A Walking Tour of Durham, North Carolina
There is no better way to see America than on foot. And there is no better way to appreciate what you are looking at than with a walking tour. This walking tour of Durham, North Carolina is ready to explore when you are. Each walking tour describes historical, architectural landmarks, cultural sites and ecclesiastic touchstones and provides step-by-step directions. More
There is no better way to see America than on foot. And there is no better way to appreciate what you are looking at than with a walking tour. Whether you are preparing for a road trip or just out to look at your own town in a new way, a downloadable walking tour is ready to explore when you are.
Each walking tour describes historical and architectural landmarks and provides pictures to help out when those pesky street addresses are missing. Every tour also includes a quick primer on identifying architectural styles seen on American streets.
In the early 1850s the steam locomotives of the newly formed North Carolina Railroad could not make the haul between Raleigh and Hillsborough without stopping for more wood and water. Another depot was needed. Established plantation owners in the target area between the two towns were hard sells, however, to get land for a new depot. Finally Dr. Bartlett Durham donated four acres of land for that new station and got the village that sprung up around the tracks named for him.
Not that it was much of an honor at the time - there were fewer than 100 residents in Durham's Station in 1865 when the two largest intact armies remaining from the Civil War stared down each other from Raleigh (William T. Sherman's Union troops) and Greensboro (Joseph E. Johnston's Confederate forces). No fighting would take place, however, as the largest troop surrender of the war was negotiated three miles west of Durham's Station at James and Nancy Bennett's farm.
While there wasn't any official fighting there was more than a little looting by the soldiers and one of their favorite booties was a mild flavor of tobacco discovered around Durham. After the veterans returned home many wrote letters to Durham trying to get more of that tobacco. John Ruffin Green was one of the first to fill those orders.
The Duke family home outside Durham was one of those farms stripped bare by marauding Union soldiers as they marched through North Carolina. Family legend has it that a small quantity of bright leaf tobacco was overlooked, providing a tiny lifeline. The family, including 9-year old James Buchanan, gathered the tobacco and sorted it into small packages labeled "Pro Boro Publico." They hitched their blind mules to a wagon and drove to the southern part of North Carolina where tobacco was scarce. Their small supply sold easily and the money was reinvested into more tobacco. By 1872 the Dukes had sold 125,000 pounds, one of the leading producers in the area. The tobacco was processed in a log house factory in what is now the heart of Duke University.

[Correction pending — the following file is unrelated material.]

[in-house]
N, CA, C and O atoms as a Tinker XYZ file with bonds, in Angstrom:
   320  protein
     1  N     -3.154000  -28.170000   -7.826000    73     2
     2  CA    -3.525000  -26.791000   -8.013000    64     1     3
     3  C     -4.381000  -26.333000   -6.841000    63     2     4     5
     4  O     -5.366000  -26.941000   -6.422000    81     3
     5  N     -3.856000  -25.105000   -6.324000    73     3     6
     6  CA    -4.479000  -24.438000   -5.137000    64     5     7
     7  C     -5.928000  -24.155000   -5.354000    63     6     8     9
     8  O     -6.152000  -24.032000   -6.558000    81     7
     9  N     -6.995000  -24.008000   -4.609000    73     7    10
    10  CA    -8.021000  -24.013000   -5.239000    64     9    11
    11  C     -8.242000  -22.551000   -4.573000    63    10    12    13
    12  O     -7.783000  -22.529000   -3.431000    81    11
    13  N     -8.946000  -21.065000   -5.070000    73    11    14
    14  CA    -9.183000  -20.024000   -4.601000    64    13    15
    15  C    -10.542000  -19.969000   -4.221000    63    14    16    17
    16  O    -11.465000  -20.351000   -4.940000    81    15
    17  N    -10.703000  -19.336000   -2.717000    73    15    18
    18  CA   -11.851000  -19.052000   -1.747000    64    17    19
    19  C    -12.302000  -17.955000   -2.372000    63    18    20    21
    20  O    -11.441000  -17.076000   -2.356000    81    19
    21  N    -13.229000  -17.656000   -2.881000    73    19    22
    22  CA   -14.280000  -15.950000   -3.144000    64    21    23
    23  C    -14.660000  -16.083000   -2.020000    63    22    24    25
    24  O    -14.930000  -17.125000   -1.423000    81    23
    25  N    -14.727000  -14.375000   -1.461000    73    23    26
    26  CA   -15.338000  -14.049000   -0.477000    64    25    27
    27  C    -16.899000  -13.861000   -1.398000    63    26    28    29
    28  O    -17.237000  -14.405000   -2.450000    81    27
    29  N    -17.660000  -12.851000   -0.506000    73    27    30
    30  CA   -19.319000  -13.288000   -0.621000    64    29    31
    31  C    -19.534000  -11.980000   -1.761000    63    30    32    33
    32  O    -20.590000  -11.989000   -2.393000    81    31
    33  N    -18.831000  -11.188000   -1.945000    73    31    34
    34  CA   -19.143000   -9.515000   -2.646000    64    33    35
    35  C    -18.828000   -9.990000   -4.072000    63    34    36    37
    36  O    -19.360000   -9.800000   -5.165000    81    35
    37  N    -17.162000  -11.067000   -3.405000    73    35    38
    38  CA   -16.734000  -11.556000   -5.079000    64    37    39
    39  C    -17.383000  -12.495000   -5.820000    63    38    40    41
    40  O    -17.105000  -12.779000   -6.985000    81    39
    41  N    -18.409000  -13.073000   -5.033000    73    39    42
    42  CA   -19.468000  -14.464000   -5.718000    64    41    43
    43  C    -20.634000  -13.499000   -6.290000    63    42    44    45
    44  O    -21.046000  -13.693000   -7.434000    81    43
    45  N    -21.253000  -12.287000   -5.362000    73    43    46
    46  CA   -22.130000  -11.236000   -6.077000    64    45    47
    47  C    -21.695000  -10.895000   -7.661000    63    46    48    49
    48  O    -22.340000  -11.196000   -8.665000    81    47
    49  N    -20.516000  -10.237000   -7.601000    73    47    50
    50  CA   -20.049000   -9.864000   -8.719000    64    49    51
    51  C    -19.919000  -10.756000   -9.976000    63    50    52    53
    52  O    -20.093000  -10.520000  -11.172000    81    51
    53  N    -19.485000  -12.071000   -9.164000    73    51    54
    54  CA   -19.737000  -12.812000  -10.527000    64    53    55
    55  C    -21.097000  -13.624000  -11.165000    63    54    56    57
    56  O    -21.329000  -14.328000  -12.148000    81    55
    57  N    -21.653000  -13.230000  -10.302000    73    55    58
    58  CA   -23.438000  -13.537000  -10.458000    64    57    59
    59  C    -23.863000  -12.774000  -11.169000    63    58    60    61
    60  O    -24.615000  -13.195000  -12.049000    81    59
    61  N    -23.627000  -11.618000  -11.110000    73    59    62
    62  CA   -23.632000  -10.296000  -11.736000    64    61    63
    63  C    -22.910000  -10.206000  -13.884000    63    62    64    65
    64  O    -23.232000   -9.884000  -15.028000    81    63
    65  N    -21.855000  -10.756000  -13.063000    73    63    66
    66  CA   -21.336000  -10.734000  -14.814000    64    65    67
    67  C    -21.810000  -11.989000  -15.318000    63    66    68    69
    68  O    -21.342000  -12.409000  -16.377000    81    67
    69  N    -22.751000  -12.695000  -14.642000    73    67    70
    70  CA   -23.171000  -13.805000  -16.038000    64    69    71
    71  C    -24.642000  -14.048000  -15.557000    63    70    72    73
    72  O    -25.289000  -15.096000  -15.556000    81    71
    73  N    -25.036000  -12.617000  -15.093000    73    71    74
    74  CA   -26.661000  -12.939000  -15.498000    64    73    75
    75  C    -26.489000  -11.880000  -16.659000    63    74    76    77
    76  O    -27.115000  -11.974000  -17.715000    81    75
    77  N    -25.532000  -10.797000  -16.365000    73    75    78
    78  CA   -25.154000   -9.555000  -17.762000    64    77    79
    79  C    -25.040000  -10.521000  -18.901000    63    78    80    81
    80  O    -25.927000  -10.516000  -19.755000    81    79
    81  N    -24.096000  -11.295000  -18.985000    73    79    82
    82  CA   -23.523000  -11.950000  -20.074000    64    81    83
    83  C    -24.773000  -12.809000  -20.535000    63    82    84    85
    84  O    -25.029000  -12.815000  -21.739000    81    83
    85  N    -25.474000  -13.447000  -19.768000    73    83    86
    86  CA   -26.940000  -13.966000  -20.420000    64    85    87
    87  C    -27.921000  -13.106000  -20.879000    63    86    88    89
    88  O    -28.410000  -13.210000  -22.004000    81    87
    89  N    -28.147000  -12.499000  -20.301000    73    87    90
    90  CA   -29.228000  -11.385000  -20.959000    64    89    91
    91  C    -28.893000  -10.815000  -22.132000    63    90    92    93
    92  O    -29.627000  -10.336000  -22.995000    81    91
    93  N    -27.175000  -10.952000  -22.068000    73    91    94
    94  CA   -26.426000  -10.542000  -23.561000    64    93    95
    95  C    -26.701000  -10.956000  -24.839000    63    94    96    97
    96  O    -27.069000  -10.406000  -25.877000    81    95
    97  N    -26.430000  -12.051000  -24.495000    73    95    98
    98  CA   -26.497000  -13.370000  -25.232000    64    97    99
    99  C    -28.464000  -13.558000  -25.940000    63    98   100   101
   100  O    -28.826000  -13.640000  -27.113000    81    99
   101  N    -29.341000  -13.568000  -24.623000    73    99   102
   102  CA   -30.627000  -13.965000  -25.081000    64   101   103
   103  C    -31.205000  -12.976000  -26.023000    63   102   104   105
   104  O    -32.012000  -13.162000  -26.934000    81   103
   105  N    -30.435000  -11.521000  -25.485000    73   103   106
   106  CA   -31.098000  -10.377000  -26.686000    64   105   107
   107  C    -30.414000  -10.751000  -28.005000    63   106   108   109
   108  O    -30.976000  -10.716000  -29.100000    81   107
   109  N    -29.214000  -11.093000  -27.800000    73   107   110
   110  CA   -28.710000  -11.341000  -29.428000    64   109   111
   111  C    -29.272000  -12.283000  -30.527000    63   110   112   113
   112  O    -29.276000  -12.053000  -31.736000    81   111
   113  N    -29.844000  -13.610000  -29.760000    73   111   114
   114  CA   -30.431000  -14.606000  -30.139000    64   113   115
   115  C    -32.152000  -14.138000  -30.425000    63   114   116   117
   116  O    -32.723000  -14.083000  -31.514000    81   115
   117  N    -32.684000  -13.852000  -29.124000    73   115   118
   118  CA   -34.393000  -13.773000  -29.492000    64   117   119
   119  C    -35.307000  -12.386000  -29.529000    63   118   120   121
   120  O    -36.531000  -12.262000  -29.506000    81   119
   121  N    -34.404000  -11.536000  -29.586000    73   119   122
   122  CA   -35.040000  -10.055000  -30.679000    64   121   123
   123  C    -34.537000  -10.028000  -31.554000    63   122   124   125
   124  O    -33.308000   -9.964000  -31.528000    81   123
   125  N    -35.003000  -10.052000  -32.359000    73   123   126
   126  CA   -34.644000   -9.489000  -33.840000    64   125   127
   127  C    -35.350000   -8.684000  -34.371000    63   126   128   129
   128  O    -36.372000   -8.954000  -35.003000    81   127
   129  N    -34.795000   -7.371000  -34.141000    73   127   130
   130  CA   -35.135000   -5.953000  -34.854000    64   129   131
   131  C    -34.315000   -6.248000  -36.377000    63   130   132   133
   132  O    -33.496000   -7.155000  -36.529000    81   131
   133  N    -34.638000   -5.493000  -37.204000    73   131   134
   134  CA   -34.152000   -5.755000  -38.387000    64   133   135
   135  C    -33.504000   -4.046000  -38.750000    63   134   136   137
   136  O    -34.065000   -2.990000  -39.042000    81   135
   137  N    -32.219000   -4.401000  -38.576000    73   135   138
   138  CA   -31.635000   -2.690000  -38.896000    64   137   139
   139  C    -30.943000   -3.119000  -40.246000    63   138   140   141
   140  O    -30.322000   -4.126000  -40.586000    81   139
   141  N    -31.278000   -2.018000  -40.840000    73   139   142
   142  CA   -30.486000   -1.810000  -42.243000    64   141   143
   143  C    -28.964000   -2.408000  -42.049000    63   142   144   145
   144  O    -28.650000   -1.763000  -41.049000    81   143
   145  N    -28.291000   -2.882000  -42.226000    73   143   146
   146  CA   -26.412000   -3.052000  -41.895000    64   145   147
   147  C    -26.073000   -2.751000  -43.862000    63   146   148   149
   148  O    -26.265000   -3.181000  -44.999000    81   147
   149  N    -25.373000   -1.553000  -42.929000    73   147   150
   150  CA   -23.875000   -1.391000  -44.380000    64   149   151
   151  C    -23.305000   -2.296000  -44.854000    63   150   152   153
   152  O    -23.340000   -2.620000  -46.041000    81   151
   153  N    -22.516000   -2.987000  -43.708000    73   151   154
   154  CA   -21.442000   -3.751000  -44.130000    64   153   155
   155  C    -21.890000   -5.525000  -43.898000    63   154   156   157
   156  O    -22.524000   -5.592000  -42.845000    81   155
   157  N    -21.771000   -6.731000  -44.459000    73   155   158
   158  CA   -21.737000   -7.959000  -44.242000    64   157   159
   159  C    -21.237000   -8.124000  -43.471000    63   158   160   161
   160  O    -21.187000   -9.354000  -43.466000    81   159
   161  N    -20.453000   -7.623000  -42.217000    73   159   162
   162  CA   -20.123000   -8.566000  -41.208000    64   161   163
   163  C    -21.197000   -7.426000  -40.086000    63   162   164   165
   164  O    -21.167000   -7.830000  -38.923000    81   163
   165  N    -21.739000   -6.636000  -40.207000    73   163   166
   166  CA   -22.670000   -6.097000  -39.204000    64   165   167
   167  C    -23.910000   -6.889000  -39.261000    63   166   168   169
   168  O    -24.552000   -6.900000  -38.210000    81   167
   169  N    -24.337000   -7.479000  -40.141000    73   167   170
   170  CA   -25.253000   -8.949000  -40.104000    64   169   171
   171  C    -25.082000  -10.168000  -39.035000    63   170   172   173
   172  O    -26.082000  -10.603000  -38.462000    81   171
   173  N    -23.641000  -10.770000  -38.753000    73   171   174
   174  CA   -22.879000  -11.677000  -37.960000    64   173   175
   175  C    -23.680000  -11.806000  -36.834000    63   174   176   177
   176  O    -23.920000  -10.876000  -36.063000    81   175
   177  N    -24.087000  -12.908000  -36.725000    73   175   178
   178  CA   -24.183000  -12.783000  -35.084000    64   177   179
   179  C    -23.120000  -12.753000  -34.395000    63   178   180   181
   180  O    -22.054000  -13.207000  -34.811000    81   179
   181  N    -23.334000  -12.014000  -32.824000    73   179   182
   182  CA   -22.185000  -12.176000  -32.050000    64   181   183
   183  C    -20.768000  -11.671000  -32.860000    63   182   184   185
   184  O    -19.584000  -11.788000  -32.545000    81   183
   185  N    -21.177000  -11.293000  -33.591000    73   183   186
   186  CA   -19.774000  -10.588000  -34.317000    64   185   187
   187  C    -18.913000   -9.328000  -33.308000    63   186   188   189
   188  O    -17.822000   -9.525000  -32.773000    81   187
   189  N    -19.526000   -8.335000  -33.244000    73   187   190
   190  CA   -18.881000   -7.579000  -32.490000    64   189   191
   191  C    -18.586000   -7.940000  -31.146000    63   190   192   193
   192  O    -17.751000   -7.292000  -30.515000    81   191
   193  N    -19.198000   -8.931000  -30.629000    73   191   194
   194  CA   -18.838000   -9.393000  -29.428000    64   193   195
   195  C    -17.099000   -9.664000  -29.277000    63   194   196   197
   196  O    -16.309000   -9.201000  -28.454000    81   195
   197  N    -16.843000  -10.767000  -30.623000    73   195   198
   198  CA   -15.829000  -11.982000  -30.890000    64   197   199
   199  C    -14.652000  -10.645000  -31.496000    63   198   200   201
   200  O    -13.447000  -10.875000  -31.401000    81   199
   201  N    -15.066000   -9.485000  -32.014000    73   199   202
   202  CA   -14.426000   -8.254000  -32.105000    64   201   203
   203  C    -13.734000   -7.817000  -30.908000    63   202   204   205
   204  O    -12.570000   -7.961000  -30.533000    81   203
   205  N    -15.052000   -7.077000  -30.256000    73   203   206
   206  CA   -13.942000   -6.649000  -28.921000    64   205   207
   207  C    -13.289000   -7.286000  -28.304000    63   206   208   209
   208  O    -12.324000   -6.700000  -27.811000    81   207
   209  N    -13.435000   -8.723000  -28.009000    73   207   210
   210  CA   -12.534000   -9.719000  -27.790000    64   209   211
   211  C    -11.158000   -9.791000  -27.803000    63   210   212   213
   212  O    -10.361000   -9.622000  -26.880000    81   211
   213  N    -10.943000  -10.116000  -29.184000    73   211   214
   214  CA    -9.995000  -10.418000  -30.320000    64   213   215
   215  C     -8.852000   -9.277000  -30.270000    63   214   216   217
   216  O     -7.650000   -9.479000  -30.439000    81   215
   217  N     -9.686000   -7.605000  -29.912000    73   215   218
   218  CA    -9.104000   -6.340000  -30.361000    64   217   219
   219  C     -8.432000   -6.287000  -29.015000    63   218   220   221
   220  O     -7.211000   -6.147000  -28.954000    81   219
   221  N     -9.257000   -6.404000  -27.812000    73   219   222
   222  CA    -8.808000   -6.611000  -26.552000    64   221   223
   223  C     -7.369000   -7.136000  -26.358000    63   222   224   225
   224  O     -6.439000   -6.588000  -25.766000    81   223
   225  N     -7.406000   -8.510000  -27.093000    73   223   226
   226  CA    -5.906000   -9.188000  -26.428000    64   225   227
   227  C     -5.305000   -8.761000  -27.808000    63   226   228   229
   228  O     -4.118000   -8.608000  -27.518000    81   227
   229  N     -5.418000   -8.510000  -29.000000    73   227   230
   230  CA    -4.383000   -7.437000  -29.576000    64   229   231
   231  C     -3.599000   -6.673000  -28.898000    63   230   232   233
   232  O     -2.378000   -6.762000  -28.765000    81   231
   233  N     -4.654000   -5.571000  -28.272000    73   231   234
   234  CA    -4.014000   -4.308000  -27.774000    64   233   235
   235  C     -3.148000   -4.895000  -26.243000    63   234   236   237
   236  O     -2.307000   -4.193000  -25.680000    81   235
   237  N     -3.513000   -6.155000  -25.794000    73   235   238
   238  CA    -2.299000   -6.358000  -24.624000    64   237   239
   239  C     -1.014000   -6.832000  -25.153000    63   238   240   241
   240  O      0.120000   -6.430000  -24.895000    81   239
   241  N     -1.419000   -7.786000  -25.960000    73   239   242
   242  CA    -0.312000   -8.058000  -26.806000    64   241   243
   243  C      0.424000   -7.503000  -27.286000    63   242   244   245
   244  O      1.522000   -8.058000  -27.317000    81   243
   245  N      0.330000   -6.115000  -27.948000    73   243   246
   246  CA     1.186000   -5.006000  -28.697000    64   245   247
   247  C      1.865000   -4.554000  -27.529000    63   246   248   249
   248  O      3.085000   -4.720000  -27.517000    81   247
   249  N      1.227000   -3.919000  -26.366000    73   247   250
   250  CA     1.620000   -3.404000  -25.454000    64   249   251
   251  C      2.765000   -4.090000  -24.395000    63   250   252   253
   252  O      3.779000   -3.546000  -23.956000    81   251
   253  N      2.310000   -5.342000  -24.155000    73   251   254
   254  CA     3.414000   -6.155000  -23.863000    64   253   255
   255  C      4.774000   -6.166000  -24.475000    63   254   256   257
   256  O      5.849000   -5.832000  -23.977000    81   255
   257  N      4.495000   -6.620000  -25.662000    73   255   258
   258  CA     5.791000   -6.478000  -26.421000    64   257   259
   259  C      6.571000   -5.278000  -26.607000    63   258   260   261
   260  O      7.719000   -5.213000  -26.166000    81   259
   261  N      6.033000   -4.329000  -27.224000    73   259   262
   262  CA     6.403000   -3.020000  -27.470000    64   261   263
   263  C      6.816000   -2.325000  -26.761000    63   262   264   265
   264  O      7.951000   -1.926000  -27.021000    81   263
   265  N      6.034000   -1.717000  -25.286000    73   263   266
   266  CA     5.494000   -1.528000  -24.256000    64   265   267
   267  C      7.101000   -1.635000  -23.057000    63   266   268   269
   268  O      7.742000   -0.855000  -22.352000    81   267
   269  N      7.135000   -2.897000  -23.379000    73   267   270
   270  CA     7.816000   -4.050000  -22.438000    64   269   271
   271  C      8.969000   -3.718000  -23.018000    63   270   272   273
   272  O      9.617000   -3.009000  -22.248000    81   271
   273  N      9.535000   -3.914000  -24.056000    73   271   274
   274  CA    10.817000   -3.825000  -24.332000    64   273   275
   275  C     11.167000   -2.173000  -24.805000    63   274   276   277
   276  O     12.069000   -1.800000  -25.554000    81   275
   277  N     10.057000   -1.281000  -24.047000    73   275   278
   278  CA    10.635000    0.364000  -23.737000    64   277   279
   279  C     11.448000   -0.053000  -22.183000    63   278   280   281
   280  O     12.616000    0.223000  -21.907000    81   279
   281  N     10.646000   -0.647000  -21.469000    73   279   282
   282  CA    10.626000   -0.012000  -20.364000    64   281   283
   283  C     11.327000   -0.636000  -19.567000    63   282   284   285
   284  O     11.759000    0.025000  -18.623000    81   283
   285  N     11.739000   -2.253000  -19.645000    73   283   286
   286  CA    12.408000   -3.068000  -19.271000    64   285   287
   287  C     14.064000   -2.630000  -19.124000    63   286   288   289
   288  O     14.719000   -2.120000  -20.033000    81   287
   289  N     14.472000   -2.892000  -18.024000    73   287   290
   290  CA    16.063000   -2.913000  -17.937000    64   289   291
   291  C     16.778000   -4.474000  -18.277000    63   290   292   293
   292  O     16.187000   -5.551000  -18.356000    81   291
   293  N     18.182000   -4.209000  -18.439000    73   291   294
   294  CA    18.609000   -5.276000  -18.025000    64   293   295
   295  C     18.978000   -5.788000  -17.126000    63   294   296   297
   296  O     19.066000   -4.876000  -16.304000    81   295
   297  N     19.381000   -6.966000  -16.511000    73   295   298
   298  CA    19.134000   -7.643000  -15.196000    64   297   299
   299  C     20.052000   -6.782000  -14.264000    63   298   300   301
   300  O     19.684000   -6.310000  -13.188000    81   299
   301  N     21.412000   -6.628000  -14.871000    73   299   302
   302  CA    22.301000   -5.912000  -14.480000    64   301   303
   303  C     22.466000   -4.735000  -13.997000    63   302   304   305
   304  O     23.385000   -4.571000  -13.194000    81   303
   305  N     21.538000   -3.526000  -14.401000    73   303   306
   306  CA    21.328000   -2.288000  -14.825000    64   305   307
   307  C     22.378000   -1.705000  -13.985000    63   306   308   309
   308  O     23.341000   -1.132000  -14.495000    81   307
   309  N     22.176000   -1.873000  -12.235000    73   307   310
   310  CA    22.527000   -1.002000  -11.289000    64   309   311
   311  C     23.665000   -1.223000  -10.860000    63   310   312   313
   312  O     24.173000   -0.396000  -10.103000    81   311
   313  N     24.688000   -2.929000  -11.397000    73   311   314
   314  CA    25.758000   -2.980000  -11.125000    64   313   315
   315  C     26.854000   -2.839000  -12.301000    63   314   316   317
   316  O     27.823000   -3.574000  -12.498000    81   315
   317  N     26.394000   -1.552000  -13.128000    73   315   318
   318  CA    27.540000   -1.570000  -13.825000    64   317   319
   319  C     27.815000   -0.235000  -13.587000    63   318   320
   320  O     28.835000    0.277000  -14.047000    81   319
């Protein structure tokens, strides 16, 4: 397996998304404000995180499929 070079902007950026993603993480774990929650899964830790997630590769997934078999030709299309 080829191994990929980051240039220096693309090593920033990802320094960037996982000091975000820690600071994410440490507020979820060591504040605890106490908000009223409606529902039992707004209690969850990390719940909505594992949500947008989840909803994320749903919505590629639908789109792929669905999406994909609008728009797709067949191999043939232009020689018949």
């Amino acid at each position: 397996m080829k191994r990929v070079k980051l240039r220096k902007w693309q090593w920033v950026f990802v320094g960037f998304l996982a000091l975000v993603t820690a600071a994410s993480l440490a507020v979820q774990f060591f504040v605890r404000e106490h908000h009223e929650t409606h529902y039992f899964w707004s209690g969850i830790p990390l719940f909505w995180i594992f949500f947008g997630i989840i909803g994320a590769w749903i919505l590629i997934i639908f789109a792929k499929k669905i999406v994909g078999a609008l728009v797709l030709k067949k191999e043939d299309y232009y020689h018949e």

In 1878, at the age of 22, James Duke took charge of W. Duke & Sons and in 1883 he traveled to New York to introduce his firm to the national tobacco business. Tobacco wars broke out and older companies offered to buy Duke's company. He had other ideas and consolidated all his competitors under the banner of American Tobacco, with Duke as its president. He was 34 years old.
The Department of Justice broke up the Duke tobacco trust in 1910 and Duke turned to generation of electricity and providing cheap power to the South. Although he himself had little use for education, In 1924 Duke endowed tiny Trinity College with as much as $135,000,000, mostly from his holdings in Southern Power. The school was named after him and became one of the world's great private universities and forever linking the Duke name with Durham, even after the tobacco factories have long since been converted into condominiums.
Our tour to see how this tobacco town was built will start at the city center at the life-sized, one-ton bronze statue of the city's emblem, the Durham Bull...